24 Sep 2019,Updated: 24 Sep 2019,
CHEETAHS face extinction within two years because smugglers are selling up to three quarters of wild cubs to wealthy Arabs as pets.
A wildlife conservation charity claims around 300 young cheetahs are trafficked out of Somaliland in East Africa each year.
Laurie Marker, conservation biologist and founder of CCF, told CNN: “If you do the math, the math kind of shows that it’s only going to be a matter of a couple of years [before] we are not going to have any cheetahs.”
Many smugglers traffick the cubs across Somaliland’s border as the main transit route for cheetah-trafficking in the Horn of Africa.
The animals are then stowed away in cramped crates or cardboard boxes on boats and sent across the Gulf of Aden towards the Arabian Peninsula.
There are less than 7,500 cheetahs left in the wild with another 1,000 being held captive in private hands in Gulf countries, according to the organisation.
“Those people who have cheetahs as a pet are causing the species to go extinct.” Dr Laurie Marker
Many of the animals are bought and sold in illegal online sales through Youtube and Instagram.
More than 90 per cent of sales were found to have originated in Gulf nations – with 60 per cent of those in Saudi Arabia.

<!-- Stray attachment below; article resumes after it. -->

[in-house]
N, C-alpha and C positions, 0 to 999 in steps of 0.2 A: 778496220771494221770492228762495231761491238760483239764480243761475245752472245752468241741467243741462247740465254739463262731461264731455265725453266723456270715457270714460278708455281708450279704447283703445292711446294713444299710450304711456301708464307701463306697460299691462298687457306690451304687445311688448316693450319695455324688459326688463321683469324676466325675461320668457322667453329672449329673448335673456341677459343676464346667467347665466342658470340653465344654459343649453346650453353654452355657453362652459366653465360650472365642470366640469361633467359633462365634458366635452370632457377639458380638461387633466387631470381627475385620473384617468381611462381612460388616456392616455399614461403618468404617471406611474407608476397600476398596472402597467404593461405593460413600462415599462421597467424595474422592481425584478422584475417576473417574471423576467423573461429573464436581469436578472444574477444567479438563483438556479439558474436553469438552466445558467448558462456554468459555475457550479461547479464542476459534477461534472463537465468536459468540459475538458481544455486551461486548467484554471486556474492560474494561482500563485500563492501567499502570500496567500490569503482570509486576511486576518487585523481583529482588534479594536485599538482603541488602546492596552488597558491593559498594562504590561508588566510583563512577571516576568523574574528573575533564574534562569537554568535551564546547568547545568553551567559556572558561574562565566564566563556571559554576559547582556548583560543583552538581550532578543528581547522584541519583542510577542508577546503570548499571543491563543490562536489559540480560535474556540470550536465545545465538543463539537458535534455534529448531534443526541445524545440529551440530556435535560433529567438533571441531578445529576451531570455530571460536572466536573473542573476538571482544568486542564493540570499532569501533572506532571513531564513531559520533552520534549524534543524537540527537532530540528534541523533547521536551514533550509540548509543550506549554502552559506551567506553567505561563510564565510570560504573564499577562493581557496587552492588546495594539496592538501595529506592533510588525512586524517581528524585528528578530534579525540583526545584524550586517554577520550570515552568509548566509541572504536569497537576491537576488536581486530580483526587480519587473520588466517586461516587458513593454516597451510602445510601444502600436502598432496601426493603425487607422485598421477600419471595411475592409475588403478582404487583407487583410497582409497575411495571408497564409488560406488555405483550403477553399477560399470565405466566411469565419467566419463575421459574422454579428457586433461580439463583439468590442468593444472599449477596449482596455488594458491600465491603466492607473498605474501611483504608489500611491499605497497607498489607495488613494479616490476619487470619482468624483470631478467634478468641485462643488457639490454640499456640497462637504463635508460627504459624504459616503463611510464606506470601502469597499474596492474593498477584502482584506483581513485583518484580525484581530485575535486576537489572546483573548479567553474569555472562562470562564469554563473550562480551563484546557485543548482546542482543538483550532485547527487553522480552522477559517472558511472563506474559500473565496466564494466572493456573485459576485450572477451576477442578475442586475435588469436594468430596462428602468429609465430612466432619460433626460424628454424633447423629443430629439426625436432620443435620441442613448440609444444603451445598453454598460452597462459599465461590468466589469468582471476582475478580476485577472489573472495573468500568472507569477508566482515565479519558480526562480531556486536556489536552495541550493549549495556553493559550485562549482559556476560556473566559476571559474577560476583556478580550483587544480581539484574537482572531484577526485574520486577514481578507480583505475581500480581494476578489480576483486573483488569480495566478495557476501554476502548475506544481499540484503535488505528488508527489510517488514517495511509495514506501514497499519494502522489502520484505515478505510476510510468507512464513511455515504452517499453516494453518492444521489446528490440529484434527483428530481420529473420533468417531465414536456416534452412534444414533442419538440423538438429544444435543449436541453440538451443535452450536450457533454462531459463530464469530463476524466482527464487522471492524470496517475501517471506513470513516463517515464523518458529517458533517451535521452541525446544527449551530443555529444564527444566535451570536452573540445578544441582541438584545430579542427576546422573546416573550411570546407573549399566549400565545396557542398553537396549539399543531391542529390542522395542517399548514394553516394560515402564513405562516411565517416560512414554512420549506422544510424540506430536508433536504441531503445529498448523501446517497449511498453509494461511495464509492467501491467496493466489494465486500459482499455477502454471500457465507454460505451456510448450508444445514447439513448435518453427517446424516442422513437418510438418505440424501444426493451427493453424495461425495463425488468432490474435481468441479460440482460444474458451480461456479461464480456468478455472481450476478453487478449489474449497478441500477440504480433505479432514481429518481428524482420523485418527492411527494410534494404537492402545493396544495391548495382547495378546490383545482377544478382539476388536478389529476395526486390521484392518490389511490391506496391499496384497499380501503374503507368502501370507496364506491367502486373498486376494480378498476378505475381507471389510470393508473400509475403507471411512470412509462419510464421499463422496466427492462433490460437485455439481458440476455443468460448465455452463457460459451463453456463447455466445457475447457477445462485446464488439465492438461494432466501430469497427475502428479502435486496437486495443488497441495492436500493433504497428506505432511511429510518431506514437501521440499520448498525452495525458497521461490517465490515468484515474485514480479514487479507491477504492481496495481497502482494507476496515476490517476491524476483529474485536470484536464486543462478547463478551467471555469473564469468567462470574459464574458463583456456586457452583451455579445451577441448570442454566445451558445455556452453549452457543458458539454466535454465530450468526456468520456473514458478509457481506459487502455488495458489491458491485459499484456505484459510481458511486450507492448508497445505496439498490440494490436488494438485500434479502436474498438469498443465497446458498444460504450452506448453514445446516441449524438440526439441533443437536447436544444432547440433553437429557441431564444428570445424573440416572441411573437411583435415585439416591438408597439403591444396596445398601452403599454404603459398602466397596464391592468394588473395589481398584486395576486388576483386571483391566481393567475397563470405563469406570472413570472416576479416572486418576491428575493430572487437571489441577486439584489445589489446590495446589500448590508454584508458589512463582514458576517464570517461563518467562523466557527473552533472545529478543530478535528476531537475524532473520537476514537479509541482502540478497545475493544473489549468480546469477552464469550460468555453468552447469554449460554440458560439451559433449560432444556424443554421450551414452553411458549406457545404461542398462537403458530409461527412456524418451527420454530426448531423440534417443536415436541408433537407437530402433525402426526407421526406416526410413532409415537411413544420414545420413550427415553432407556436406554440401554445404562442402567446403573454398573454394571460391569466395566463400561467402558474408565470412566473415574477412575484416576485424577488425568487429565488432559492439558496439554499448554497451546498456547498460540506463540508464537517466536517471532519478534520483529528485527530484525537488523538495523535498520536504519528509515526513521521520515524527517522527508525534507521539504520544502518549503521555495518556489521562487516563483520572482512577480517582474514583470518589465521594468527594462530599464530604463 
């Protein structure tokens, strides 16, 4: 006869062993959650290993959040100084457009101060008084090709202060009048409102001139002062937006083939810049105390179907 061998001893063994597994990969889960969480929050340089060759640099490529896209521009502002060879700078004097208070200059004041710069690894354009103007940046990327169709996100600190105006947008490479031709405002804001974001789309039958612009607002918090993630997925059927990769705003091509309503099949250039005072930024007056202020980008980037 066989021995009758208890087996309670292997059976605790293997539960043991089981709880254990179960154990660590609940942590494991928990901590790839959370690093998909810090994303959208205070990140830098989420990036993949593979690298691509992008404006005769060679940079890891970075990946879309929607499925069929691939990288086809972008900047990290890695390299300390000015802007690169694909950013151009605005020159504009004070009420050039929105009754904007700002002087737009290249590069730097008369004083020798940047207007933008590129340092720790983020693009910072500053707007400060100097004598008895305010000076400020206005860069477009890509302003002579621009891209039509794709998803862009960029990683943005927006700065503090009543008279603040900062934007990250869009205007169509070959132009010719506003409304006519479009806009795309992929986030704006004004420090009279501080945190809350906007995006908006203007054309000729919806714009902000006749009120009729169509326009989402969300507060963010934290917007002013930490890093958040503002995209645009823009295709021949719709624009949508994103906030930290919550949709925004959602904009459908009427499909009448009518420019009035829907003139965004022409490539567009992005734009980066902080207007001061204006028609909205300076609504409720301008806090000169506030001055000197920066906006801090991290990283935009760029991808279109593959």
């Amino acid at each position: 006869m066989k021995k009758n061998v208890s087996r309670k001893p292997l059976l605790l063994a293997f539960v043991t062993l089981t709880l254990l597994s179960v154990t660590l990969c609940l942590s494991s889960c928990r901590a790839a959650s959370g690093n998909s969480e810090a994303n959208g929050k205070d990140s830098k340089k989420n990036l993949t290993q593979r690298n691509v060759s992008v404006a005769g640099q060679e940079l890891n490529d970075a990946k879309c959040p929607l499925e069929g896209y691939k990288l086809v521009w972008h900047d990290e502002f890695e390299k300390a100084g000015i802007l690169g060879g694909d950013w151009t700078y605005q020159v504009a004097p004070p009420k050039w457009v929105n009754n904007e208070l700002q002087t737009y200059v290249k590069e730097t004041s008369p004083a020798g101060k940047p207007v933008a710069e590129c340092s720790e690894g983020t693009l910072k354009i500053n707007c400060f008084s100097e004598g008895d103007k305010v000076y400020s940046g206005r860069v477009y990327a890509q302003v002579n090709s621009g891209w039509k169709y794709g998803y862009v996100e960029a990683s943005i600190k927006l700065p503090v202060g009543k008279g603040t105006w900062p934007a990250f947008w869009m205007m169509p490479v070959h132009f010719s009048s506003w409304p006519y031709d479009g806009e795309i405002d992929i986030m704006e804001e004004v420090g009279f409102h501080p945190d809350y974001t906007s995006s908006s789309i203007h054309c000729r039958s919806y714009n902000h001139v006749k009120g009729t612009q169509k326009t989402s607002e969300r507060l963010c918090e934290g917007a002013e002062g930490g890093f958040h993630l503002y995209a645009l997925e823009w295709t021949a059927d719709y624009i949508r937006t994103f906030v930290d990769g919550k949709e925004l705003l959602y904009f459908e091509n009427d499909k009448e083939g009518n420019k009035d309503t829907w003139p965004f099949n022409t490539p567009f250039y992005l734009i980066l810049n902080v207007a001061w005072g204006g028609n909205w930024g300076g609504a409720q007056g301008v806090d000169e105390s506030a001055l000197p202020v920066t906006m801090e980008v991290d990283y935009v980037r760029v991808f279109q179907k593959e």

Most cubs end up in the hands of wealthy Arabs, living in Gulf Arab mansions where they are flaunted as status symbols and paraded around in social media posts.
However, life in confinement can be deadly and the journey to get them there can also be fatal.
Many of the smuggled cubs arrive in the Gulf with mangled and broken legs and Marker estimates three out of four die during the trip.
The cheetah is the world’s fastest land mammal and need space to run and a special diet.
Most Gulf owners do not know how to care for their new “pets” and the majority of captive cheetahs die within a year or two, experts told CNN.
Veterinarians in Gulf countries also confirmed cheetahs suffered from metabolic and digestive disorders because they were not fed properly.
One vet said captivity is “a dead-end for cheetahs”
Dr Marker maintained: “Those people who have cheetahs as a pet are causing the species to go extinct.”
Social media posts show cheetahs laying on luxury cars, prowling around luxury mansions and being shoved into pools.
Others are force-fed ice cream and lollipops, while some are taunted by their owners.
One cheetah is filmed dying on camera.
In one post, a video shows a “pet” cheetah watching a National Geographic show and becoming visibly agitated when it sees a cheetah on screen.
“She’s fixated on her family,” reads the caption.
In a statement to CNN, the UAE’s Ministry of Climate Change and Environment denied there were cheetahs in the country’s private houses and said that any cheetahs in the country were in “licensed facilities.”
Trading cheetahs is prohibited under Appendix 1 of the Convention of International Trade of Endangered Species.
But wildlife trade is a big business and shows no sign of stopping.